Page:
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Unit 2, 10 Kam Close
Morisset Industrial Park NSW 2264,
Australia

49705842

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Thinking of a PhD?   Just do it for Yourself!

Green Geek

Dr Joseph Sweeney has a long history in horticultural labelling, barcode and supply chain management.  He has worked extensively with both public and private sector organisations on a broad range of technology initiatives, including electronic document interchange (EDI), the Greater China region’s adoption of EAN barcodes and product identification numbers, e-commerce, software design and project management.

Since working on the development of TyTags’ initial labelling solutions more than 30 years ago, Joseph has been actively involved in supply chain management issues throughout the Asia Pacific and Australasian region.  Most recently, he spearheaded the development of Australia’s first just-in-time colour digital labelling solution for horticulture and environmental uses.

Better known in horticultural circles as the Green Geek, Joseph writes a monthly article published in Hort Journal Australia  identifying and demystifying  IT from the perspective of growers and nursery managers.

In addition to his role within the family business, Joseph is also an advisor with Intelligent Business Research Services, the largest independent Australian technology advisory and research firm. At IBRS, he guides clients in the planning, selection and deployment of new technologies.

 

Thinking of a PhD? Just do it for Yourself!

Kascha Sweeney

Upon acceptance of my doctoral thesis, I received a survey from my university, asking two questions that made me sit back and think.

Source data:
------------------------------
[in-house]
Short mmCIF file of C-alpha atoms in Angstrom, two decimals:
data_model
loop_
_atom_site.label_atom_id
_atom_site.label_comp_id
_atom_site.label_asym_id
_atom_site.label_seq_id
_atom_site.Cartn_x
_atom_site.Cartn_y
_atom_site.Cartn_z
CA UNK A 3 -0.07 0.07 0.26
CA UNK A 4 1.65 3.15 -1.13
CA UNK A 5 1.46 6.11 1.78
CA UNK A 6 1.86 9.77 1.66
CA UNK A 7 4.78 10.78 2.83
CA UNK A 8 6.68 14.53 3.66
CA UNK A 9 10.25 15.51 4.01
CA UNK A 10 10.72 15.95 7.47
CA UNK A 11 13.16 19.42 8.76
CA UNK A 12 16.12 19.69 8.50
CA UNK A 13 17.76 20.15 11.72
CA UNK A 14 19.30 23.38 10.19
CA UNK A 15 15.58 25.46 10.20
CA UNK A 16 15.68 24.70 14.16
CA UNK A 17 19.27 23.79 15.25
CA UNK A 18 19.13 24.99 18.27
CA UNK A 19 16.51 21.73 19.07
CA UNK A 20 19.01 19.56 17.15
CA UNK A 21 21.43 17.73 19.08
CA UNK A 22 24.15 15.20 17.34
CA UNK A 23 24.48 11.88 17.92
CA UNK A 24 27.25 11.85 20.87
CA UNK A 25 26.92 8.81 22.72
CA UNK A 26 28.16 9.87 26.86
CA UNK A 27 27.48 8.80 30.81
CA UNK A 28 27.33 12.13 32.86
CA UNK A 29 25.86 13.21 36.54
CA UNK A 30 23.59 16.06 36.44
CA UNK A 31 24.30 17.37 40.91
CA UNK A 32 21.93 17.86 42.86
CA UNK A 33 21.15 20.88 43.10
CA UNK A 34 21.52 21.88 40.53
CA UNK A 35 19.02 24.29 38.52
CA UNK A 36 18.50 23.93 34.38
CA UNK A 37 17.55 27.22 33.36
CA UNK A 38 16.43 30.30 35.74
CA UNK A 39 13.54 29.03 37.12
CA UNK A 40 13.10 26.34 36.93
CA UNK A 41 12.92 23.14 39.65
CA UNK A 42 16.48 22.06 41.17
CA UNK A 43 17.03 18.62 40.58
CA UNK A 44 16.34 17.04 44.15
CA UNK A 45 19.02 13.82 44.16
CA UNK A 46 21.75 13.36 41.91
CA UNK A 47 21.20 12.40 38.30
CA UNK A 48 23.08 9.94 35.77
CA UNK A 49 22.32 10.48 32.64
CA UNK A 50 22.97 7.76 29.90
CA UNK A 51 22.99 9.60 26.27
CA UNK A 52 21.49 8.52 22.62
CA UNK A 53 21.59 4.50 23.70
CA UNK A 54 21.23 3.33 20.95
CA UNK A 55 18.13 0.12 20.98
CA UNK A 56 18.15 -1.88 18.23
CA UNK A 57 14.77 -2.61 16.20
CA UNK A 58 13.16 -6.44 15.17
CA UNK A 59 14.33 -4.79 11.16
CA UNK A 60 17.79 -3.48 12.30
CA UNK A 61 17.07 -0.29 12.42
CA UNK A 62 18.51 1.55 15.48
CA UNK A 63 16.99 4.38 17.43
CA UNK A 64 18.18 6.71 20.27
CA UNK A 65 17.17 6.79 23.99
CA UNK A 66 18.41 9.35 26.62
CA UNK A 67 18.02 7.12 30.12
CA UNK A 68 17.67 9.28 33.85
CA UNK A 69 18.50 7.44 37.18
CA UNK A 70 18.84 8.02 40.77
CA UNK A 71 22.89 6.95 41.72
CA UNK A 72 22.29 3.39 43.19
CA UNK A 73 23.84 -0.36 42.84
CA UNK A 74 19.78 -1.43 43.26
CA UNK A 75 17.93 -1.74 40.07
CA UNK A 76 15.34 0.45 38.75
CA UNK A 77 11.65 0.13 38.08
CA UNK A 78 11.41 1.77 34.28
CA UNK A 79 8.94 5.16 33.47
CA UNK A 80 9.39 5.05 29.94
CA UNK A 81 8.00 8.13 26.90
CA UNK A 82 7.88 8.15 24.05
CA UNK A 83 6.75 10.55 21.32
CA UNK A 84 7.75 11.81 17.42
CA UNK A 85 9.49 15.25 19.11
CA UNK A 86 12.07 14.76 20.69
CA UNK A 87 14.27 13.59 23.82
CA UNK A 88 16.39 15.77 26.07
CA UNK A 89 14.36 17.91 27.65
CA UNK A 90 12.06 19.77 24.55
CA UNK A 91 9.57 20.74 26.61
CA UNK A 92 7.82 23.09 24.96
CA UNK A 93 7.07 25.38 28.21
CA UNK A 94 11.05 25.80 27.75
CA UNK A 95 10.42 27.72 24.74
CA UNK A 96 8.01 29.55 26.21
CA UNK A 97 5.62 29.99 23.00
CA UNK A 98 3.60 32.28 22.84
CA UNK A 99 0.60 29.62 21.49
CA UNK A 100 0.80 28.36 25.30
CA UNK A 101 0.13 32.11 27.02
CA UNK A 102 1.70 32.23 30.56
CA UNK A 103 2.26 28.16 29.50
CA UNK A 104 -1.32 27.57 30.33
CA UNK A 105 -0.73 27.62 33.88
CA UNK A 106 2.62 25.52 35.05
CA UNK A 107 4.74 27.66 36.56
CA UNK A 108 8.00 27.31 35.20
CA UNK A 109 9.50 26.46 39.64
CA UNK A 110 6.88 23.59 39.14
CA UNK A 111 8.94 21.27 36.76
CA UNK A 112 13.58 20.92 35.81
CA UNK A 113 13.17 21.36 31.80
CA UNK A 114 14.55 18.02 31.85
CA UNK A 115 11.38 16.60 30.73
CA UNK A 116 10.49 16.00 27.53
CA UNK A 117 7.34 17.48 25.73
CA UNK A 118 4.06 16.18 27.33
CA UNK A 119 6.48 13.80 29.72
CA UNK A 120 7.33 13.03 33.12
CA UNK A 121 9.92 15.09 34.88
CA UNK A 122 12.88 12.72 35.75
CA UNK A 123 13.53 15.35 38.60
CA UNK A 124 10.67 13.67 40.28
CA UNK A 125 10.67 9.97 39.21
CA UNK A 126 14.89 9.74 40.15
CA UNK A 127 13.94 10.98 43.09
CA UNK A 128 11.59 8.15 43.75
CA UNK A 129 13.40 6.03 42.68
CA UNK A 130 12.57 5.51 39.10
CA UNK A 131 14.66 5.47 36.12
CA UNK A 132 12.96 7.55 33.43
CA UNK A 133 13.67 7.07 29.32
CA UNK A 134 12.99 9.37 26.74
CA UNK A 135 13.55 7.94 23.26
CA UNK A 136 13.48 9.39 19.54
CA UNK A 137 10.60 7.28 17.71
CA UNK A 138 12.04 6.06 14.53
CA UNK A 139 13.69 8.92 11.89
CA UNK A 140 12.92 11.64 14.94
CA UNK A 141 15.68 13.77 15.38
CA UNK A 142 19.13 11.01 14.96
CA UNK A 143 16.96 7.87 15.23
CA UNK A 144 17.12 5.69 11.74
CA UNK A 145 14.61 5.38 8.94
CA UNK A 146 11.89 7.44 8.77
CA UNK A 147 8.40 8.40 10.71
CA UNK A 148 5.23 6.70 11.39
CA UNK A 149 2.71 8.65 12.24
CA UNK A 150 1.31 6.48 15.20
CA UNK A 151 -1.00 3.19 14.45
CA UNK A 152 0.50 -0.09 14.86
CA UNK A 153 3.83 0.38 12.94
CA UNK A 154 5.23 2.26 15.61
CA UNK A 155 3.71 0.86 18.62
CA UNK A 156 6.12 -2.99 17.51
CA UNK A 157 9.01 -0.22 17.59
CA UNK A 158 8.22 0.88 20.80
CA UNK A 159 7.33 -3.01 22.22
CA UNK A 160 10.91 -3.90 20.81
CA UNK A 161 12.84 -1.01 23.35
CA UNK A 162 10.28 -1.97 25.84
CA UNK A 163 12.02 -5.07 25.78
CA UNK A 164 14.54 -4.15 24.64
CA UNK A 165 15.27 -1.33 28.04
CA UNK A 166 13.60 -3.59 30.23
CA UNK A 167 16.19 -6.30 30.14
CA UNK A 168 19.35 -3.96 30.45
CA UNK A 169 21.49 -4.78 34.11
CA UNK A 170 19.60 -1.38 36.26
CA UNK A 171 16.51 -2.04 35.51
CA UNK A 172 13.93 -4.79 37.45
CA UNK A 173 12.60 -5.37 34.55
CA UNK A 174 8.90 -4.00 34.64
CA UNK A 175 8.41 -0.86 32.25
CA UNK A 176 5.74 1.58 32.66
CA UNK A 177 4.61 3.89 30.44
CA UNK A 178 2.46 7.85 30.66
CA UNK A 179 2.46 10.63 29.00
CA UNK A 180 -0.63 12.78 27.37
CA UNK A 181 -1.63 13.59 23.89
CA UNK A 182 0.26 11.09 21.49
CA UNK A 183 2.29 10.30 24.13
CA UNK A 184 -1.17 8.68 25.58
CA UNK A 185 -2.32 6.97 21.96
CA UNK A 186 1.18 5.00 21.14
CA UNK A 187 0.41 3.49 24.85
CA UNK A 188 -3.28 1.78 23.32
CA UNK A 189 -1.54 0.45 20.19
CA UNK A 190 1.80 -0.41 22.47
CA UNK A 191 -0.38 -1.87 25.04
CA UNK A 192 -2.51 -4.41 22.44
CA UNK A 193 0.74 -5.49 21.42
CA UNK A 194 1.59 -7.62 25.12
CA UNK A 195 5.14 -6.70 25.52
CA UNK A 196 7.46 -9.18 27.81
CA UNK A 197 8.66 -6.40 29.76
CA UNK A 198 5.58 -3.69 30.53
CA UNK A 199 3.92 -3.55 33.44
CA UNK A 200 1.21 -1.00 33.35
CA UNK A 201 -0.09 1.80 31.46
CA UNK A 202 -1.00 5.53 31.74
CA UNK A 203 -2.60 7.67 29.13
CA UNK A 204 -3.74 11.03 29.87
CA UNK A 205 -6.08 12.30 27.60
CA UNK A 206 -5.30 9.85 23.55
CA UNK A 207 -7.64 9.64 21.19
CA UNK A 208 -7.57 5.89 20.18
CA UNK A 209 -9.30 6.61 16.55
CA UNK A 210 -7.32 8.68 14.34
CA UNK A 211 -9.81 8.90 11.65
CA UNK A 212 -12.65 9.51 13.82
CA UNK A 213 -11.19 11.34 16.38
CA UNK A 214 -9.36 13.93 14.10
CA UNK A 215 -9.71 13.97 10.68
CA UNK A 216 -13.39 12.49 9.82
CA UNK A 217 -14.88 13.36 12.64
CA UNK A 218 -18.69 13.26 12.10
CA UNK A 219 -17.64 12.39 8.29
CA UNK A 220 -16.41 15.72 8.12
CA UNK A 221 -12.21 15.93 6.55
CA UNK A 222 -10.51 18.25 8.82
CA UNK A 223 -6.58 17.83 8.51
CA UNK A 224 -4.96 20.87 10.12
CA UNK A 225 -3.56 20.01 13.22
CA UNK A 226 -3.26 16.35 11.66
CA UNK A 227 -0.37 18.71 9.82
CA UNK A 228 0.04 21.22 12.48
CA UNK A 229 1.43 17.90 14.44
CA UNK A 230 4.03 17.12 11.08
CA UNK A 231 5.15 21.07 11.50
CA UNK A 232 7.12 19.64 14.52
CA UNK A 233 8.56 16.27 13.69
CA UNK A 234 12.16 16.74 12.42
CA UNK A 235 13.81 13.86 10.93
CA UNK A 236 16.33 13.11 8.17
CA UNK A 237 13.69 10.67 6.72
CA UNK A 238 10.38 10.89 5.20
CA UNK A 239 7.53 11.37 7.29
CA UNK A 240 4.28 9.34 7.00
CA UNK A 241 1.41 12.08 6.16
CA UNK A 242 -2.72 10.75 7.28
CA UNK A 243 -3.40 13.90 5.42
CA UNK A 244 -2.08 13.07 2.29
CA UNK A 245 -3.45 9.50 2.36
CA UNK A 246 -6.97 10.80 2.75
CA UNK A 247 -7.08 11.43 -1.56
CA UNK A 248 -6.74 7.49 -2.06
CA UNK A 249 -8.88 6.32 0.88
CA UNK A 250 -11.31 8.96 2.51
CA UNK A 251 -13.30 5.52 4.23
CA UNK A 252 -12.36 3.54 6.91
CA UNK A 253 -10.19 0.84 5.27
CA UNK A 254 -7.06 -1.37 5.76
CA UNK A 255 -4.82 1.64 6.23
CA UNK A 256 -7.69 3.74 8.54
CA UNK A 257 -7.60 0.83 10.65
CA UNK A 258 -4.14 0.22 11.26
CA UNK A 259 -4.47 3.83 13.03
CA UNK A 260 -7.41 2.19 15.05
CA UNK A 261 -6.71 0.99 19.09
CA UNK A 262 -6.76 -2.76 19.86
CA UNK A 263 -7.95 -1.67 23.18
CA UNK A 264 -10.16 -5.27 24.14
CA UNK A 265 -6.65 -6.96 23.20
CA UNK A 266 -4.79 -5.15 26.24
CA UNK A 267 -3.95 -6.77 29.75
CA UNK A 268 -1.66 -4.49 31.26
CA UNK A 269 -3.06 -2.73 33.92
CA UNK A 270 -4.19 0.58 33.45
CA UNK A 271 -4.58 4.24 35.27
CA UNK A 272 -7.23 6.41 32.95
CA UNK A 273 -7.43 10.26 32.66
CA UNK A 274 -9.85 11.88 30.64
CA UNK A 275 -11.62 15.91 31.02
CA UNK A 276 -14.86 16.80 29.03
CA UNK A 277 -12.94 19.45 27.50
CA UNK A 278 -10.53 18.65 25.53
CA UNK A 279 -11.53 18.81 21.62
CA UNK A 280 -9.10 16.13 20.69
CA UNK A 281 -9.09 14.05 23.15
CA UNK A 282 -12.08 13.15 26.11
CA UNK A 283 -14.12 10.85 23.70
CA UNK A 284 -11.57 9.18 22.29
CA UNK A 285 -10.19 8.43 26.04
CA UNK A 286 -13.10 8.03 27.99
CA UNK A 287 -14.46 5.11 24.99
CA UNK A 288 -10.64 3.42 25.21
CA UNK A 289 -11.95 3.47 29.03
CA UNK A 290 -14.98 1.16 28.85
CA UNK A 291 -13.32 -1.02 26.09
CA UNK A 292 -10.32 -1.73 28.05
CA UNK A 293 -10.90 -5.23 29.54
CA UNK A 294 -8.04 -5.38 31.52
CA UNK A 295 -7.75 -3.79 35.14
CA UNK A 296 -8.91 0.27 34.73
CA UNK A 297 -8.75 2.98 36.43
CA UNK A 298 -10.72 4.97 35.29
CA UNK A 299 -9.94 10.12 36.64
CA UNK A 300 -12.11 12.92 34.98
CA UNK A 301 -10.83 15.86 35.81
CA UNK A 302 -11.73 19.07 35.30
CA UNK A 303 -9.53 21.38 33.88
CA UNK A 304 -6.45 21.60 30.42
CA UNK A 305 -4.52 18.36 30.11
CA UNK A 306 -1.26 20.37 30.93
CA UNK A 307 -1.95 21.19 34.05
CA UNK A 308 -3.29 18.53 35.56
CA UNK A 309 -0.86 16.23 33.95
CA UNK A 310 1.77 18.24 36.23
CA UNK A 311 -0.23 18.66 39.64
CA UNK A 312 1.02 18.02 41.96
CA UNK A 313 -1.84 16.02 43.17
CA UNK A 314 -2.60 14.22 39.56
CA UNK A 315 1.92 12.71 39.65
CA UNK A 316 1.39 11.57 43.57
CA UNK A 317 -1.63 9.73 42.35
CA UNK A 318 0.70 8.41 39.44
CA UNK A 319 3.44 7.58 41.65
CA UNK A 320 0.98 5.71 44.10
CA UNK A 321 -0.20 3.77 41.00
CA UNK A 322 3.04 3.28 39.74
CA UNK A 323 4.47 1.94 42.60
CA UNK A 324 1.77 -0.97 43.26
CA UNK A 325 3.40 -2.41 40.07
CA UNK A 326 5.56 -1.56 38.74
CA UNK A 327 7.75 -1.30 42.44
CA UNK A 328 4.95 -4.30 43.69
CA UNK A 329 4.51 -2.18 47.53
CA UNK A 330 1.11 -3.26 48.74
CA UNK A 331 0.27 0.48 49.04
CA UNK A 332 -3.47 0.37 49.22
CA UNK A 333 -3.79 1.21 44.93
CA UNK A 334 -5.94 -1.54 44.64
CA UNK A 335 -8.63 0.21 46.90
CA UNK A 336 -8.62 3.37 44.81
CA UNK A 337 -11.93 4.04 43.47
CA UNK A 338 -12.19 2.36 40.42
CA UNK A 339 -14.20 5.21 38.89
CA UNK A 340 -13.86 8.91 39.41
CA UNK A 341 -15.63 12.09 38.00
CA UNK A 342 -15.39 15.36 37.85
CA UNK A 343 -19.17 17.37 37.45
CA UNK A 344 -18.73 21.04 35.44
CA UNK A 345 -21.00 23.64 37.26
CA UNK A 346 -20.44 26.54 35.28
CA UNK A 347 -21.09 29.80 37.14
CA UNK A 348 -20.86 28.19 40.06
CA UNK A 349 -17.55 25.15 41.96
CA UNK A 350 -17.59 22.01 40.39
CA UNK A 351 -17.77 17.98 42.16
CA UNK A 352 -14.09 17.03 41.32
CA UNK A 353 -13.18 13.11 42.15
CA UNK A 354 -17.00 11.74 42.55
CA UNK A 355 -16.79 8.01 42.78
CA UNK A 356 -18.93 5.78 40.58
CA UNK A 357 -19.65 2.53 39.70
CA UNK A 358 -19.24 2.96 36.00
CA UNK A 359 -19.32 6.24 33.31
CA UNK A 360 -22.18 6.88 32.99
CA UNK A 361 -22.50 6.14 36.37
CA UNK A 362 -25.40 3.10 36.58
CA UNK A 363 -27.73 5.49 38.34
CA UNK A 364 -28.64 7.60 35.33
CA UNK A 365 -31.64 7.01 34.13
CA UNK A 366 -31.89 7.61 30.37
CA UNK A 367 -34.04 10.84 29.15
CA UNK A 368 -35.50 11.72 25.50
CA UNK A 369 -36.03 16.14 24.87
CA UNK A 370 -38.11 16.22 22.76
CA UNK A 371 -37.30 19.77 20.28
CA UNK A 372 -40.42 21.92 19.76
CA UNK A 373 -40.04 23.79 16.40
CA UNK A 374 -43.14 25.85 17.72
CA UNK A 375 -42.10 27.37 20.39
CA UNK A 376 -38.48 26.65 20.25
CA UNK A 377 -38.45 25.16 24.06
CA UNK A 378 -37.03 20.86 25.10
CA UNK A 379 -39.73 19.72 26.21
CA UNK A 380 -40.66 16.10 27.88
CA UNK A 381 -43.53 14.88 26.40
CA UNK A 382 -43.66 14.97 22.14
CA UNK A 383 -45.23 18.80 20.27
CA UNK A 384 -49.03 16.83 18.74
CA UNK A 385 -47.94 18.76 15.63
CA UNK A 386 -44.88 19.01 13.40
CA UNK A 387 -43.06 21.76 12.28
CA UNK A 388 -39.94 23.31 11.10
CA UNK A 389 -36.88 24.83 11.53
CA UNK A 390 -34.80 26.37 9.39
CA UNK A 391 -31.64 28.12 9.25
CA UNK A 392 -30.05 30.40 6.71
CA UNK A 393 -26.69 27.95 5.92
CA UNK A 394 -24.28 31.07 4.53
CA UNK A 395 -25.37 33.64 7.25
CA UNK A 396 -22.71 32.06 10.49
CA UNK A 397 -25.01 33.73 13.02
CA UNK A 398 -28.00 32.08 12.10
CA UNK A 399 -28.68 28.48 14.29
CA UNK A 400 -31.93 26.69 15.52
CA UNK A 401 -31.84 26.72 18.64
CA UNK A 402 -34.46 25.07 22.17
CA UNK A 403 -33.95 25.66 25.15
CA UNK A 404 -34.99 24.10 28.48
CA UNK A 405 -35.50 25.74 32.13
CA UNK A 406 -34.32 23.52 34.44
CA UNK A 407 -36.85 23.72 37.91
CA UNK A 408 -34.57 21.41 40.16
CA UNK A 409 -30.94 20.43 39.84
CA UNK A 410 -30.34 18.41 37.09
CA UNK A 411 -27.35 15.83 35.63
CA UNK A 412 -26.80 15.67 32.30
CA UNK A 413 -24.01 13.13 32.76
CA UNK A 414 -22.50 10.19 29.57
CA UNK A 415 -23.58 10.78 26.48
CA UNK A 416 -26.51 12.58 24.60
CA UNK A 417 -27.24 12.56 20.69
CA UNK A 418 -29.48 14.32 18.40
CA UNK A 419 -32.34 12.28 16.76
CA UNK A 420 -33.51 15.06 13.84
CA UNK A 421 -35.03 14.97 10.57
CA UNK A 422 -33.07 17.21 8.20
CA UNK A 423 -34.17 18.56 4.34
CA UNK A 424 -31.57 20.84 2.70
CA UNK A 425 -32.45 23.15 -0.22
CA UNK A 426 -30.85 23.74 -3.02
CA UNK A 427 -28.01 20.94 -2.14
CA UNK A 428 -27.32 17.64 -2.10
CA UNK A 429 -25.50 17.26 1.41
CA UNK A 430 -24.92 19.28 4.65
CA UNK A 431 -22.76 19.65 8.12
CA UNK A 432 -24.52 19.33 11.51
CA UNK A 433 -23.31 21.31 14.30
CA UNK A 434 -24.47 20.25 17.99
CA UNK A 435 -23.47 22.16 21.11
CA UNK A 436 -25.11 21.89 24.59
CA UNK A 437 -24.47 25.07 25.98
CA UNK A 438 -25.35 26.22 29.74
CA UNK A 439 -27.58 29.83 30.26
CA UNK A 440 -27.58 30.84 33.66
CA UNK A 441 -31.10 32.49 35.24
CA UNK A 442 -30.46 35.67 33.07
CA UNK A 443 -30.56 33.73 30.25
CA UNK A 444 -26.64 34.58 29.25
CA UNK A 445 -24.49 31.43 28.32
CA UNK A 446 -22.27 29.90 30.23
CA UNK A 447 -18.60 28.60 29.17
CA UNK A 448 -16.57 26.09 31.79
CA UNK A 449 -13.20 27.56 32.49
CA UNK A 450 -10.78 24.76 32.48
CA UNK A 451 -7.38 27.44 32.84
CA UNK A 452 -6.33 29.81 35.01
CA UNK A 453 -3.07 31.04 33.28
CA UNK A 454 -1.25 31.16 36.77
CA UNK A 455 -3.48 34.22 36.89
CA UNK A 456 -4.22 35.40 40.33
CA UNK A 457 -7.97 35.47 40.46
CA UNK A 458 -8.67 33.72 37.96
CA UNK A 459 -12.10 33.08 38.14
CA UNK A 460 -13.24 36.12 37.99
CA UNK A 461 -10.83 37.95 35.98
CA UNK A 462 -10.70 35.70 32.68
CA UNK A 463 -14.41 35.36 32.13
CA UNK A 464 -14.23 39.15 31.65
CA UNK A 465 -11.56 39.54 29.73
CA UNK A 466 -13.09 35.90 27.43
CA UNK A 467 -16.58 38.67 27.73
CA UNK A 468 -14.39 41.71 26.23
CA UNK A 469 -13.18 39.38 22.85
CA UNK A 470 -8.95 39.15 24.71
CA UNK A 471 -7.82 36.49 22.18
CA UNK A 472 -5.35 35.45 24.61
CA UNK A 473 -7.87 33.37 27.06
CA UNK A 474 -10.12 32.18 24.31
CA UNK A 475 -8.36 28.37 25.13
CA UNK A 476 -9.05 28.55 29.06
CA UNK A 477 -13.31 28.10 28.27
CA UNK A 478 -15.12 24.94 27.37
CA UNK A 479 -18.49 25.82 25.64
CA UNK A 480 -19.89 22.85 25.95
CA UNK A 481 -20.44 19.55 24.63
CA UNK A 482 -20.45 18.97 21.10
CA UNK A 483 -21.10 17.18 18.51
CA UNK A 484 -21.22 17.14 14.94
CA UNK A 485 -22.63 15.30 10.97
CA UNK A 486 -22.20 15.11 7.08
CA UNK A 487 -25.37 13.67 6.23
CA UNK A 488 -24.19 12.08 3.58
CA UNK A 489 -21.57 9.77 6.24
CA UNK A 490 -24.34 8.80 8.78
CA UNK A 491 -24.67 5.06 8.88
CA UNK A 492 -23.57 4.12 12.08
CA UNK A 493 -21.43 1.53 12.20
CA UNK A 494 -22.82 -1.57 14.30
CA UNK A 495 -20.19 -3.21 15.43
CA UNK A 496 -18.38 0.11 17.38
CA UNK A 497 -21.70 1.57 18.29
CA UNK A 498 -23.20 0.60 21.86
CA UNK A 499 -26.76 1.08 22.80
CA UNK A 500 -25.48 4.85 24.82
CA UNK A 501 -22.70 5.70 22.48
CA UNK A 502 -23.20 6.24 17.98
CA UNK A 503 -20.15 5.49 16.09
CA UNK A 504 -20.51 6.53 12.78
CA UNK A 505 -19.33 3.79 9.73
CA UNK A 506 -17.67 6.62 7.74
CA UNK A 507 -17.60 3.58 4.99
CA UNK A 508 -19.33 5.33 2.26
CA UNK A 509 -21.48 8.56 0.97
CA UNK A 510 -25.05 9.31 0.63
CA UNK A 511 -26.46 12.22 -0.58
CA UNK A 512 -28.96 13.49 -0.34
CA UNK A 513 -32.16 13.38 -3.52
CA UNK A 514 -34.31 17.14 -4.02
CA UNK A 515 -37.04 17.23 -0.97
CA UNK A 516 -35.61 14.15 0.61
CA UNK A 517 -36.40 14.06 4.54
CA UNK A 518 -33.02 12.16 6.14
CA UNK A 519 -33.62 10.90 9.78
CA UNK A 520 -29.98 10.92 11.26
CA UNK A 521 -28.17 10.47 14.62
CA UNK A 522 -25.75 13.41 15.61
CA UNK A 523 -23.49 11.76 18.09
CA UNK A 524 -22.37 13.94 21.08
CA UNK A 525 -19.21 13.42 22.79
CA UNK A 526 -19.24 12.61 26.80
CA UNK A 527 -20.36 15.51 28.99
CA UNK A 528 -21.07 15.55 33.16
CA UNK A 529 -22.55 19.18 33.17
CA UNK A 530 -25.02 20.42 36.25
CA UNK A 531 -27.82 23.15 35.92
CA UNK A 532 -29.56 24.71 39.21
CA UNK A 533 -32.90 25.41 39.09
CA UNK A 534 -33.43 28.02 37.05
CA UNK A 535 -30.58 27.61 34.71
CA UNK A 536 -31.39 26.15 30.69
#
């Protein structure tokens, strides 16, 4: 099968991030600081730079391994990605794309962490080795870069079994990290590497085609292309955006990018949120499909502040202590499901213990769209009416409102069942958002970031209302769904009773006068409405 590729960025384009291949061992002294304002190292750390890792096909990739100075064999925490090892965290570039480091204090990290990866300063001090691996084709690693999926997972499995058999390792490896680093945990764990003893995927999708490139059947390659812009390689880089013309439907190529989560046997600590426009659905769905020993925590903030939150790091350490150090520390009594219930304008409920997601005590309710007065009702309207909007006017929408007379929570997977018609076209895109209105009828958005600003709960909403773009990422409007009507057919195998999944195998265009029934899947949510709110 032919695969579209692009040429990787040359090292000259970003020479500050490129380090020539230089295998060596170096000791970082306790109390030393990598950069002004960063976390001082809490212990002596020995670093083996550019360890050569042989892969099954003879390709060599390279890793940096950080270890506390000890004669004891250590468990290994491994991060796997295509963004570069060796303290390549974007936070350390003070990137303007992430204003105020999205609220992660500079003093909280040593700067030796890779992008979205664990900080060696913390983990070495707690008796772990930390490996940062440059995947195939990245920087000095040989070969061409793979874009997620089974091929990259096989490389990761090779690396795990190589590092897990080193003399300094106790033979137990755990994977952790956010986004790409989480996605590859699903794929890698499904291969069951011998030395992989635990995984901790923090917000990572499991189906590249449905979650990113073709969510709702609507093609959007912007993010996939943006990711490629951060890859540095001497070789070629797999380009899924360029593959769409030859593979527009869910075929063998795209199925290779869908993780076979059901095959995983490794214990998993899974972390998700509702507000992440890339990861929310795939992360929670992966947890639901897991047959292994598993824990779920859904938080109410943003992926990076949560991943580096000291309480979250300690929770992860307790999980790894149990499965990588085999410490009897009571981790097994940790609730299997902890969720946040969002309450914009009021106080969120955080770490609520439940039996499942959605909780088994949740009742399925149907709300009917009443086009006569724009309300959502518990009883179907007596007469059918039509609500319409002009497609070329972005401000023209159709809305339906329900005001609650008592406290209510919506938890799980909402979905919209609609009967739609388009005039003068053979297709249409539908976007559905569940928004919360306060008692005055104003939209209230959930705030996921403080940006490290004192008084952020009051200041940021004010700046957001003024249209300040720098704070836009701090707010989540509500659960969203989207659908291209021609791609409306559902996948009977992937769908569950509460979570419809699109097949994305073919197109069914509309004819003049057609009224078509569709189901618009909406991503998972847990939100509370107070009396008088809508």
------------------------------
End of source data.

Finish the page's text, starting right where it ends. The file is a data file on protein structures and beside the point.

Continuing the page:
The first question was, “What were the best aspects of your program?”

If you'd asked me this mid-last year, I would have said, "Hair loss. But seriously, engaging in a Ph.D. forces you to examine your worldviews, your assumptions, and the assumptions of the culture in which you live. By culture, I don't mean Australian culture:, but your professional and work culture.  You can't do a Ph.D. without confronting the fact that much of what you know is little more than convenient agreement among peers.

During my study, my perception on the topic on hand (how to solve the issue of keeping technology projects aligned to intended policy outcomes) shifted from a very blinkered engineer's view of the problem to a linguistics view - something I would have never expected. While I pride myself on my analytical capabilities and my skills as a technology engineer, these same strengths became roadblocks. Out of necessity, I had to engage in topics well outside of the regular technologic domain.

If you are considering a PhD, appreciate that the ideas you have at the start of your Ph.D., including the very nature of the thesis itself, will not be those that you finish up with. Your world will be turned upside down. Not everyone will be happy with that - yourself included!

The second question was “What aspects of your program were most in need of improvement?”

I found conducting my research – in particular writing the thesis – forced me to confront personal issues relating to "self-worth". I frequently found myself sabotaging my attempts to write. I felt like a fraud. I constantly rewrote and rewrote, and rewrote passages to "get them just right."

In the fifth year, I knew I was in trouble. I’d spent the previous nine months actively avoiding any work on the thesis because it was making me anxious.  From discussions with other postgraduates, I've discovered that this is a common problem.

In the end, I sought counselling through an education group that specialises in goal achievement and performance, and I got myself two mentors.

Roughly a third of Ph.D.'s are never finished. But of those that are, only about 3-5% fail. The lesson for others considering a Ph.D. is this: it's not so much intelligence that is needed, or brilliant insight, but rather self-knowledge and persistence.

Be prepared to go to work on yourself at least as much as your thesis.

In short, if you are thinking of engaging in higher education, GO FOR IT!  It’s not about the title. It’s not about world-shattering discoveries. It’s about growth. And like everything else in horticulture, that is a good enough reason to is consider investing the time to do a Ph.D.

So… go and be amazing!

DOCTOR Green Geek